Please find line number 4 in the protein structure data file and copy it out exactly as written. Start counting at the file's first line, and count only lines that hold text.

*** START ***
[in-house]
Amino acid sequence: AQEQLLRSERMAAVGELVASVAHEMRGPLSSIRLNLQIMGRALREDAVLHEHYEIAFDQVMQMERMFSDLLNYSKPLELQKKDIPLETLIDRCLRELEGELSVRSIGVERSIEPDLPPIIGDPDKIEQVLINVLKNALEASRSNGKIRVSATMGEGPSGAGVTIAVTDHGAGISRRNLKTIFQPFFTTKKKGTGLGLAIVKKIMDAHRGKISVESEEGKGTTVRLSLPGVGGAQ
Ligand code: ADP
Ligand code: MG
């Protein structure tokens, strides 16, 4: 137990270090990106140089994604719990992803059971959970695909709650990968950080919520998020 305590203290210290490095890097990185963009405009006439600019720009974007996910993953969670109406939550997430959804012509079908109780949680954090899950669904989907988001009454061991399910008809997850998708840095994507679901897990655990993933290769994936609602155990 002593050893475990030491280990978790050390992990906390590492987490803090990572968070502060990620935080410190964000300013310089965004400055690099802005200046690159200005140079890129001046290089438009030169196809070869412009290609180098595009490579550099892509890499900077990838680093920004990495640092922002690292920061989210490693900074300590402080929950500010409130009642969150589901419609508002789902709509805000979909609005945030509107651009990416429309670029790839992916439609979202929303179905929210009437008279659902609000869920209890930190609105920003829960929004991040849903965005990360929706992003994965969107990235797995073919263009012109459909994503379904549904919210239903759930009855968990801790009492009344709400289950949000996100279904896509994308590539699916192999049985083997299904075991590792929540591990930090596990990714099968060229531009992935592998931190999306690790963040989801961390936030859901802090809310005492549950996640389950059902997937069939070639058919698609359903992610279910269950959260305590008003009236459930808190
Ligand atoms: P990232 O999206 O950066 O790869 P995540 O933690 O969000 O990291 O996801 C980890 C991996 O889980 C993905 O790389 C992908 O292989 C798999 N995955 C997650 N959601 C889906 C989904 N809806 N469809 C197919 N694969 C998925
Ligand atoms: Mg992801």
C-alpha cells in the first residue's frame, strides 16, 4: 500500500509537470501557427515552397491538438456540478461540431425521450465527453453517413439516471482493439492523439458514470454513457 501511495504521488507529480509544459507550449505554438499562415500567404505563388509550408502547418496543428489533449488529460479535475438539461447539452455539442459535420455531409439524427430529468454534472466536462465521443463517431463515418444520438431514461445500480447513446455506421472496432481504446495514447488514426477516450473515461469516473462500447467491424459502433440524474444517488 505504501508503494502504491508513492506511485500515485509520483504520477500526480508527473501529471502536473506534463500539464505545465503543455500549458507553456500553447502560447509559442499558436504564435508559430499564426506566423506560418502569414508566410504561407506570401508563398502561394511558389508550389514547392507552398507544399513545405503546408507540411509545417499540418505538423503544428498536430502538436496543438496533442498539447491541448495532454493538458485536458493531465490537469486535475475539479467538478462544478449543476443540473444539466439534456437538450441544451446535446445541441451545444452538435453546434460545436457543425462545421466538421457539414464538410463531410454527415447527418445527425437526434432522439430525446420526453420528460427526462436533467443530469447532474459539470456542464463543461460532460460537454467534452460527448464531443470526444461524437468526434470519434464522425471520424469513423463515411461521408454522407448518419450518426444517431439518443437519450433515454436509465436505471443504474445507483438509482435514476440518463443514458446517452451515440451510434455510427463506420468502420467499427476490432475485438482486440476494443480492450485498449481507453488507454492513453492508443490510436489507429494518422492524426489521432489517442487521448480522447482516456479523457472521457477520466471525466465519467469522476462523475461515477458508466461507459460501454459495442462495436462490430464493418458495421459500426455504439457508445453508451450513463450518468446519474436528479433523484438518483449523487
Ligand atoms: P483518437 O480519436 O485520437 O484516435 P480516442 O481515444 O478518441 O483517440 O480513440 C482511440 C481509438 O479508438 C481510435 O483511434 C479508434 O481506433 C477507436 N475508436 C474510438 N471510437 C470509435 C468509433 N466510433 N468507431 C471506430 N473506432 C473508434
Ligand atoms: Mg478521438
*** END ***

Ligand code: MG